Kindly treat this request as very important and strictly confidential. I honestly assure you that this transaction is 100% legal and risk-free.

Signed, GNAA president

PS. If you have mod points and would like to support GNAA, please moderate this post up.

________________________________________________
| ______________________________________._a,____ |
| _______a_._______a_______aj#0s_____aWY!400.___ |
| __ad#7!!*P____a.d#0a____#!-_#0i___.#!__W#0#___ |
| _j#'_.00#,___4#dP_"#,__j#,__0#Wi___*00P!_"#L,_ |
| _"#ga#9!01___"#01__40,_"4Lj#!_4#g_________"01_ |
| ________"#,___*@`__-N#____`___-!^_____________ |
| _________#1__________?________________________ |
| _________j1___________________________________ |
| ____a,___jk_GAY_NIGGER_ASSOCIATION_OF_AMERICA_ |
| ____!4yaa#l___________________________________ |
| ______-"!^____________________________________ |
` _______________________________________________'

GNAA! (-1, Troll)

Anonymous Coward | more than 10 years ago | (#6801549)

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G_____________________________________naann_______ ________G
N_____________________________nnnaa__nanaaa_______ ________A
A____________________aanana__nannaa_nna_an________ ________Y
A_____________annna_nnnnnan_aan_aa__na__aa________ ________*
G____________nnaana_nnn__nn_aa__nn__na_anaann_MERI CA______N
N___________ana__nn_an___an_aa_anaaannnanaa_______ ________I
A___________aa__ana_nn___nn_nnnnaa___ana__________ ________G
A__________nna__an__na___nn__nnn___SSOCIATION_of__ ________G
G__________ana_naa__an___nnn______________________ ________E
N__________ananan___nn___aan_IGGER________________ ________R
A__________nnna____naa____________________________ ________S
A________nnaa_____anan____________________________ ________*
G________anaannana________________________________ ________A
N________ananaannn_AY_____________________________ ________S
A________ana____nn_________IRC-EFNET-#GNAA________ ________S
A_______nn_____na_________________________________ ________O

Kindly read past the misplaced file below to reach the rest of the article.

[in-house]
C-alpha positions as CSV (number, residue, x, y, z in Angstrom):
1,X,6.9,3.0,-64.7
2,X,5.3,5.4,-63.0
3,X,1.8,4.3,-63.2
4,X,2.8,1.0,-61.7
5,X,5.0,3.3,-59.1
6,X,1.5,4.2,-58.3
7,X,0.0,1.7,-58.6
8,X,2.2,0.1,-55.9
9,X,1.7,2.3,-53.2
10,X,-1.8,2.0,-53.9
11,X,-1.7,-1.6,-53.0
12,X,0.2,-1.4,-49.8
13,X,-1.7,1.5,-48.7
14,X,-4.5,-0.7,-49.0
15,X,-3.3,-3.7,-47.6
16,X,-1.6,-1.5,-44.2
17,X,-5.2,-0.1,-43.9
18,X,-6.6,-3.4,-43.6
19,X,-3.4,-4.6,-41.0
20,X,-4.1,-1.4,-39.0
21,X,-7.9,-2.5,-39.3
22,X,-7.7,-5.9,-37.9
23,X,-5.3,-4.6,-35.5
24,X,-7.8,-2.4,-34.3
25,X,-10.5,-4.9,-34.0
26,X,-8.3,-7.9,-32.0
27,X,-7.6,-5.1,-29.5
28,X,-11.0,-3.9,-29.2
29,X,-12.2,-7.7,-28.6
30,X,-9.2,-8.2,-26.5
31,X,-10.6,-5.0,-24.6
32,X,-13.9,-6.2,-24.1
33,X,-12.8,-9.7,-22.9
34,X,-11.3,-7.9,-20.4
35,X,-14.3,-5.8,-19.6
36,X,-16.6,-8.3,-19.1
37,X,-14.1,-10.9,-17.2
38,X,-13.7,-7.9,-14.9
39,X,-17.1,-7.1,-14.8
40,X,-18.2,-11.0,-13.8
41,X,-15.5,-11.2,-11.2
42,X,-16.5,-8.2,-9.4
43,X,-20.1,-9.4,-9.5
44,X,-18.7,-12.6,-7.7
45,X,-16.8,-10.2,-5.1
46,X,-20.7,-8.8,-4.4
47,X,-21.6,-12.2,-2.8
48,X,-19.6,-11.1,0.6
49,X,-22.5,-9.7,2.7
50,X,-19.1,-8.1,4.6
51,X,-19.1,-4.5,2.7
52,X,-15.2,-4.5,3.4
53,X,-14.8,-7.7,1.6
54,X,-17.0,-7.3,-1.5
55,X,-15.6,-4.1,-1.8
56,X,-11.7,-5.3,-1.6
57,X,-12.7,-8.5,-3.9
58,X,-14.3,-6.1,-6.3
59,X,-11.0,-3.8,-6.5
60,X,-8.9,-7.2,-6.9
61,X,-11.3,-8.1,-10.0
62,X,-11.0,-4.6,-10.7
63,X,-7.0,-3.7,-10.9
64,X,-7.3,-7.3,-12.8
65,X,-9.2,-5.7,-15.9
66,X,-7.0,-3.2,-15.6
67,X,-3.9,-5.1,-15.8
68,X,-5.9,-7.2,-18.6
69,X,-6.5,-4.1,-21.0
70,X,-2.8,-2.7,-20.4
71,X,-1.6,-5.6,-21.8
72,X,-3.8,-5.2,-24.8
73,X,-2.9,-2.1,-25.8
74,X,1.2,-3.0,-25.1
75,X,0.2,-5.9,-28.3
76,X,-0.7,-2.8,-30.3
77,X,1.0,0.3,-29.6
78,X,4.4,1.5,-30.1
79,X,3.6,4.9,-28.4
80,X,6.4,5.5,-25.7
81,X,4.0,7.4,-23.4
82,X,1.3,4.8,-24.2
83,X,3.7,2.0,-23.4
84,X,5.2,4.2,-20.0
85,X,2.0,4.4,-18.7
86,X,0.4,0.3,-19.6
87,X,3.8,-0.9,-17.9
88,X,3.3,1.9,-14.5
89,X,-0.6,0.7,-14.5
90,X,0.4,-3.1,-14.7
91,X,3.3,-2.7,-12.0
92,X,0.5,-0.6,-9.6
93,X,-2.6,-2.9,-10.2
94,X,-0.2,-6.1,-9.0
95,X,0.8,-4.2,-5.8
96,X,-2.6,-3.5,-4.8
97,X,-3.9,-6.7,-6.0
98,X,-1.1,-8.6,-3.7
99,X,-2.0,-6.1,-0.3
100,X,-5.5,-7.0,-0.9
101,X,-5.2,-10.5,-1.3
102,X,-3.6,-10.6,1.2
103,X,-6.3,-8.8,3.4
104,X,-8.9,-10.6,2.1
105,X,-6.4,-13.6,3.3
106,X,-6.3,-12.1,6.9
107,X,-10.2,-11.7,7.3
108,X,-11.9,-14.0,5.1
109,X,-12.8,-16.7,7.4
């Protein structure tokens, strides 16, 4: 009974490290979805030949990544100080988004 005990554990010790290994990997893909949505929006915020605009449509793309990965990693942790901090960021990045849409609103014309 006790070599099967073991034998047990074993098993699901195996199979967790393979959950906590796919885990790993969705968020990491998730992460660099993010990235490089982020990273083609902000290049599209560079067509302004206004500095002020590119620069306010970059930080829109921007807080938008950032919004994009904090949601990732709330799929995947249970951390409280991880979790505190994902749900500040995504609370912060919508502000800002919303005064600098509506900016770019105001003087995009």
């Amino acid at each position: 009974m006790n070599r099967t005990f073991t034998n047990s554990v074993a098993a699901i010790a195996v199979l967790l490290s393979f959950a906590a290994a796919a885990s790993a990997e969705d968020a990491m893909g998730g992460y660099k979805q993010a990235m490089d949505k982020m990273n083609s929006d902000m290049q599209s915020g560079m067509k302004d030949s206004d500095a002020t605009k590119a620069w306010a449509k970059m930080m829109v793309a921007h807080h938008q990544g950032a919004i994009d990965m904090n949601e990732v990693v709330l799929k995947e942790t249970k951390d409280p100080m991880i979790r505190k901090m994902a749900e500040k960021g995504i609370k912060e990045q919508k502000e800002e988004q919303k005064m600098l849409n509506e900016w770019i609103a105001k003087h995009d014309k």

*_______aaaan_____________________________________ ________C
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Distributor of Spews? (-1, Offtopic)

Anonymous Coward | more than 10 years ago | (#6801556)

I thought Sla$hdot was distributing taco spew?

fp! (-1, Offtopic)

Anonymous Coward | more than 10 years ago | (#6801559)

Holy crap!
Fuck did I fail it?

pnd scores first post (-1, Redundant)

Anonymous Coward | more than 10 years ago | (#6801565)

pnd > *
mikex0r mikex0r
qed.

YUO FUX0RING FAIL0R IT SUXAS (-1, Troll)

Anonymous Coward | more than 10 years ago | (#6801703)

yuo am teh sux.

Blacklists and reality (5, Insightful)

Dancin_Santa (265275) | more than 10 years ago | (#6801574)

It may take a little more work, but the only solution to spam is the whitelist.

Re:Blacklists and reality (3, Interesting)

Gherald (682277) | more than 10 years ago | (#6801591)

Will yahoo and hotmail be on that whitelist?

Most of the spam I get comes from those domains, or at least it is spoofed to appear its from there.

Re:Blacklists and reality (0)

Anonymous Coward | more than 10 years ago | (#6801616)

Only whitelist addresses, not domains.

Re:Blacklists and reality (1)

Gherald (682277) | more than 10 years ago | (#6801627)

At a personal or server level?

Re:Blacklists and reality (2, Insightful)

Anonymous Coward | more than 10 years ago | (#6801658)

Personal level for personal contacts. e.g. friend@ISP.com, buddy@webmail.com

Server level for business contacts. e.g. client@companyA.com, consultant@companyB.com

It should be easy enough to whitelist all of your friends. Phone contacts are very easy to perform for business.

Re:Blacklists and reality (1)

Gherald (682277) | more than 10 years ago | (#6801700)

Then how could someone post their e-mail on a website or forum and expect others to be able to reach them?

Preemptive whitelisting is usefull for making sure messages do not get wrongly classified as spam by a filter, but I do not see it as being a workable solution to everything.

Re:Blacklists and reality (1, Interesting)

Anonymous Coward | more than 10 years ago | (#6801734)

Lots of sites already do this, actually. Well, not the whitelisting, but an "email address on the website" alternative. Just use a modified form of forum software where instead of the messages getting posted onto the website, you get it posted to a personal spool where it can be retrieved at any convenient time. If the message poster wants to have a return email, they can whitelist the website owner and put their email in their message. It's a workable authentication scheme.

The main problem would be that a determined spammer could post messages at will to a board, but that situation really isn't any different from the current situation where spammers can send emails at will to anyone.

Re:Blacklists and reality (1)

Gherald (682277) | more than 10 years ago | (#6801773)

Still, whitelisting complicates things without effectively solving the problem. It would be like not being able to put your telephone number on a business card.